The confusion surrounding Taylor’s death speaks to the awesome influence of the “Slave Power Conspiracy” that gripped the nation for much of the nineteenth century. Aspects of this conspiracy theory could be extreme, but as the historian Leonard Richards has shown in great detail, the Slave Power was a quantitative reality that could be measured in votes, laws, institutions, and individuals. 8 Although historians can debate the extent to which it was a self-conscious or internally unified collusion, thanks to the three-fifths clause, the spread of the cotton gin, and other peculiarities of antebellum development, there really was a Slave Power in early American politics. Bingham may have been overzealous when it came to the sinister machinations of Jefferson Davis, but there is no question that Davis and his ilk shared a broadly similar agenda. Popular knowledge about the death of Zachary Taylor, whatever its veracity, reflected a real concern about the grip of a small group of wealthy aristocrats over the social, economic, and political life of the country, just as theories about the death of JFK reflect a real concern about the exponential growth of the U.S. national security state.
A few days ago, Americans celebrated the 150th anniversary of the Gettysburg Address, another epochal moment in their national history. Unlike the sadness and uncertainly surrounding the JFK assassination, this was a moment of optimism and unity, typified by the filmmaker Ken Burns, who solicited readings of the Address from everyone from Uma Thurman to Bill O’Reilly, including all five extant U.S. Presidents. Lost in patriotic reverie, it is easy to lose sight of the bitter, divisive, and bloody conflict that formed the broader context for that document. It is no accident, perhaps, that the recently unmasked espionage programs developed by the United States and Great Britain were named after civil war battles – Manassas and Bullrun for the NSA, Edgehill for the GCHQ. The choice of names appears to be intentional. Both battles were pivotal moments, the first major engagements in a long and destructive war that would result in the birth of a modern nation. Likewise, these surveillance systems appear to be the first step in a prolonged global war for digital intelligence. Is this evidence of a conspiracy? Or is it yet more evidence of the extent to which conspiratorial thinking has infiltrated modern political culture – just another example of the new paranoid style?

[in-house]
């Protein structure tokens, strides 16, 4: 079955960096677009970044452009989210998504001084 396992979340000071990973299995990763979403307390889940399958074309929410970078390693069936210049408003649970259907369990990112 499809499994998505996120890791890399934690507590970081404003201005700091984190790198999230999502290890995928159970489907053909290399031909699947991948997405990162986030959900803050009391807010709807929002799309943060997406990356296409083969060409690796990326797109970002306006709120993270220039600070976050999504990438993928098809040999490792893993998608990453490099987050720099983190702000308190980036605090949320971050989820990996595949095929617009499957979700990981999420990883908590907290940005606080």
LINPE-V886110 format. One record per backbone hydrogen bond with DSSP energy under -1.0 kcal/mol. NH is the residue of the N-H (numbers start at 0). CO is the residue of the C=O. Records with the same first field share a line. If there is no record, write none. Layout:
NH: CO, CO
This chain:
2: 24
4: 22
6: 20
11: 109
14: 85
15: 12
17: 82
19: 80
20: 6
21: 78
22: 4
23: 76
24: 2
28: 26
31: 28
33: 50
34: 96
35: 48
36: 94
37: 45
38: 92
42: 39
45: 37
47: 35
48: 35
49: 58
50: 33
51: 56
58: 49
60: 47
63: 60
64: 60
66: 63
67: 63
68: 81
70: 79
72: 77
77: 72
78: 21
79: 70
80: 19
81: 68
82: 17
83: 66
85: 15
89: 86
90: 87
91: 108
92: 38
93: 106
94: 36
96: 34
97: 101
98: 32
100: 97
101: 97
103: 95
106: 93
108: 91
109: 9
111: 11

- Clare Birchall, Knowledge Goes Pop: From Conspiracy Theory to Gossip (New York: Berg, 2006); Jesse Walker, The United States of Paranoia: A Conspiracy Theory (New York: HarperCollins, 2013). ↩
- K. Jack Bauer, Zachary Taylor: Soldier, Planter, Statesman of the Old Southwest (Baton Rouge: Louisiana State University Press, 1985), 314-328; Michael Parenti, History as Mystery (San Fransisco: City Lights, 1999), 209-239; Willard Oliver and Nancy Marion, Killing the President: Assassinations, Attempts, and Rumored Attempts on U.S. Commanders-in-Chief (Santa Barbara: Praeger, 2010), 181-189. ↩
- “Geo. Francis Train,” Philadelphia Inquirer, May 13, 1865. ↩
- “Assassination of Presidents,” New York Times, Aug. 29, 1881. ↩
- William A. Tidwell, April ’65: Confederate Covert Action in the American Civil War (Kent, OH: Kent State University Press, 1995). ↩
- C. Russell Riggs, “The Ante-Bellum Career of John A. Bingham: A Case Study in the Coming of the Civil War” (PhD Thesis, New York University, 1958); Erving E. Beauregard, Bingham of the Hills: Politician and Diplomat Extraordinary (New York: P. Lang, 1989); Gerard N. Magliocca, American Founding Son: John Bingham and the Invention of the Fourteenth Amendment (New York: New York University Press, 2013). ↩
- Oliver and Marion, Killing the President, 181-189. ↩
- David Brion Davis, The Slave Power Conspiracy and the Paranoid Style (Baton Rouge: Louisiana State University Press, 1969); Leonard L. Richards, The Slave Power: The Free North and Southern Domination, 1780-1860 (Baton Rouge: Louisiana State University Press, 2000). ↩